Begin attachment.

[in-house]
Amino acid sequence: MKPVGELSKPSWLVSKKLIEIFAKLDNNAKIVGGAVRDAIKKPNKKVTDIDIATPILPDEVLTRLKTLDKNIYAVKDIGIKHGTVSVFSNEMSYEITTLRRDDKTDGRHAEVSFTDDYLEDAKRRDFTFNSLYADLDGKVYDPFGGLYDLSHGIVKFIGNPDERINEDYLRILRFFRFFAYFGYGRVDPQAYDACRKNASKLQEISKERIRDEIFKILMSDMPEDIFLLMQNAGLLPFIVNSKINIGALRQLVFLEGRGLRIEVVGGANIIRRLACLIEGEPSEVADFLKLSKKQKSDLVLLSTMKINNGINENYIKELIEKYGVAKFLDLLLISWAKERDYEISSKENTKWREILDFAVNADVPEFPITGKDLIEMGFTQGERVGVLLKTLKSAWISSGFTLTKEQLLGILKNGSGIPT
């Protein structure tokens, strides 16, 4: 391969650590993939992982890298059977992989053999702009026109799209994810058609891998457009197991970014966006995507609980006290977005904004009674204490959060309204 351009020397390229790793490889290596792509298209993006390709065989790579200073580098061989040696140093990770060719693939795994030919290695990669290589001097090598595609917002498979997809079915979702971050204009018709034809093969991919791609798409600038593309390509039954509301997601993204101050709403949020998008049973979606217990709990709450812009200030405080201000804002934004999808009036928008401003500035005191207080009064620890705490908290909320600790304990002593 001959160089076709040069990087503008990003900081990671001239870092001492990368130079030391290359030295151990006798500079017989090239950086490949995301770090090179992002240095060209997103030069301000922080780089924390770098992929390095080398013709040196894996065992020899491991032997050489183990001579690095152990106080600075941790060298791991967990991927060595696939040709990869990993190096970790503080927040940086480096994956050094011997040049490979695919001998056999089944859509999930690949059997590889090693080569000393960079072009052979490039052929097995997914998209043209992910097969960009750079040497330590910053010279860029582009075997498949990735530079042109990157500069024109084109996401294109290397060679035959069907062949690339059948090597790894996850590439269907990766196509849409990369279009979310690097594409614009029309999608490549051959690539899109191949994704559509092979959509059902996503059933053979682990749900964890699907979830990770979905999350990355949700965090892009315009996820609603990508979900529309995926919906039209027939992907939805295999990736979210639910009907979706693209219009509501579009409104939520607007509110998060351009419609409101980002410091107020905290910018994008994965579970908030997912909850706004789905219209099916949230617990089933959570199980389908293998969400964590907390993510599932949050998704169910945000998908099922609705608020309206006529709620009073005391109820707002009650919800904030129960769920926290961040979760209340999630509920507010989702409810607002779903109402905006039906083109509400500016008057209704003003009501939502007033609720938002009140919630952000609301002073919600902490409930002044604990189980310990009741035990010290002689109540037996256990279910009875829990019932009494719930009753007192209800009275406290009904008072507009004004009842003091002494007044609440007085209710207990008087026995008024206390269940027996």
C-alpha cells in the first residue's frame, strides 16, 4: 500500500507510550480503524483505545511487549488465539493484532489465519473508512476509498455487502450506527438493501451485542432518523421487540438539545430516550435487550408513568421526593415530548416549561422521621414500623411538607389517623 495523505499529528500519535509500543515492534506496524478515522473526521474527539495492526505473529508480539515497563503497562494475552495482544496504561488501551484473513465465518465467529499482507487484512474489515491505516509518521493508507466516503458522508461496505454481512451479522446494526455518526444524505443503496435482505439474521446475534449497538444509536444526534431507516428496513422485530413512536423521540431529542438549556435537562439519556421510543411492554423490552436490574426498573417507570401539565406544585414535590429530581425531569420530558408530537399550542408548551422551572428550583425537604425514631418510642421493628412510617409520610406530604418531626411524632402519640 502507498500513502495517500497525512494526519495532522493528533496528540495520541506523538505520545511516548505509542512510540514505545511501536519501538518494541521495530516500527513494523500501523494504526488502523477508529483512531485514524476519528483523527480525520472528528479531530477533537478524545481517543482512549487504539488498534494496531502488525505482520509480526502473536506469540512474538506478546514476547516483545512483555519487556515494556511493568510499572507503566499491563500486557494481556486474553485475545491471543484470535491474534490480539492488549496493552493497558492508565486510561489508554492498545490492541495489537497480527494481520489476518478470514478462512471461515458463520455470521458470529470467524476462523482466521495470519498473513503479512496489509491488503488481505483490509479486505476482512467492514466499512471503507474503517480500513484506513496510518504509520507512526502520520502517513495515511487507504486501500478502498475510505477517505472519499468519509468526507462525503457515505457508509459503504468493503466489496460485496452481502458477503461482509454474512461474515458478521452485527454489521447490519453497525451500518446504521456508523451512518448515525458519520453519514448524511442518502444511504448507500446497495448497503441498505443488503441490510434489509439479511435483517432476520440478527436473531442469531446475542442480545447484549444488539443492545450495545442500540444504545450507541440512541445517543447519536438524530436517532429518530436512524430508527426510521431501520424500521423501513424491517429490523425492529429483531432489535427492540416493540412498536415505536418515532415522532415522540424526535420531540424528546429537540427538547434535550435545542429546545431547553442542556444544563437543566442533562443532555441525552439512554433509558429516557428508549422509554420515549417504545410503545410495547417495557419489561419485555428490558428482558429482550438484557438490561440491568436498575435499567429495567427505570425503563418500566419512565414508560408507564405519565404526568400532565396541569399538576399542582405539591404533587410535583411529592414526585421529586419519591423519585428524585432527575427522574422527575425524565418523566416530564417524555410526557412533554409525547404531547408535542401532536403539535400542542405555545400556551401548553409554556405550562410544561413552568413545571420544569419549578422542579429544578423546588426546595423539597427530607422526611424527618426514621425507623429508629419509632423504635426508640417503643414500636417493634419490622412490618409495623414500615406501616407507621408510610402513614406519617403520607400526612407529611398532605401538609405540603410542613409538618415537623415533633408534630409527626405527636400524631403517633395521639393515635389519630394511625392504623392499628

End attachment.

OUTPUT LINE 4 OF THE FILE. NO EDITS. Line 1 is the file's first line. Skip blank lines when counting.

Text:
C-alpha cells in the first residue's frame, strides 16, 4: 500500500507510550480503524483505545511487549488465539493484532489465519473508512476509498455487502450506527438493501451485542432518523421487540438539545430516550435487550408513568421526593415530548416549561422521621414500623411538607389517623 495523505499529528500519535509500543515492534506496524478515522473526521474527539495492526505473529508480539515497563503497562494475552495482544496504561488501551484473513465465518465467529499482507487484512474489515491505516509518521493508507466516503458522508461496505454481512451479522446494526455518526444524505443503496435482505439474521446475534449497538444509536444526534431507516428496513422485530413512536423521540431529542438549556435537562439519556421510543411492554423490552436490574426498573417507570401539565406544585414535590429530581425531569420530558408530537399550542408548551422551572428550583425537604425514631418510642421493628412510617409520610406530604418531626411524632402519640 502507498500513502495517500497525512494526519495532522493528533496528540495520541506523538505520545511516548505509542512510540514505545511501536519501538518494541521495530516500527513494523500501523494504526488502523477508529483512531485514524476519528483523527480525520472528528479531530477533537478524545481517543482512549487504539488498534494496531502488525505482520509480526502473536506469540512474538506478546514476547516483545512483555519487556515494556511493568510499572507503566499491563500486557494481556486474553485475545491471543484470535491474534490480539492488549496493552493497558492508565486510561489508554492498545490492541495489537497480527494481520489476518478470514478462512471461515458463520455470521458470529470467524476462523482466521495470519498473513503479512496489509491488503488481505483490509479486505476482512467492514466499512471503507474503517480500513484506513496510518504509520507512526502520520502517513495515511487507504486501500478502498475510505477517505472519499468519509468526507462525503457515505457508509459503504468493503466489496460485496452481502458477503461482509454474512461474515458478521452485527454489521447490519453497525451500518446504521456508523451512518448515525458519520453519514448524511442518502444511504448507500446497495448497503441498505443488503441490510434489509439479511435483517432476520440478527436473531442469531446475542442480545447484549444488539443492545450495545442500540444504545450507541440512541445517543447519536438524530436517532429518530436512524430508527426510521431501520424500521423501513424491517429490523425492529429483531432489535427492540416493540412498536415505536418515532415522532415522540424526535420531540424528546429537540427538547434535550435545542429546545431547553442542556444544563437543566442533562443532555441525552439512554433509558429516557428508549422509554420515549417504545410503545410495547417495557419489561419485555428490558428482558429482550438484557438490561440491568436498575435499567429495567427505570425503563418500566419512565414508560408507564405519565404526568400532565396541569399538576399542582405539591404533587410535583411529592414526585421529586419519591423519585428524585432527575427522574422527575425524565418523566416530564417524555410526557412533554409525547404531547408535542401532536403539535400542542405555545400556551401548553409554556405550562410544561413552568413545571420544569419549578422542579429544578423546588426546595423539597427530607422526611424527618426514621425507623429508629419509632423504635426508640417503643414500636417493634419490622412490618409495623414500615406501616407507621408510610402513614406519617403520607400526612407529611398532605401538609405540603410542613409538618415537623415533633408534630409527626405527636400524631403517633395521639393515635389519630394511625392504623392499628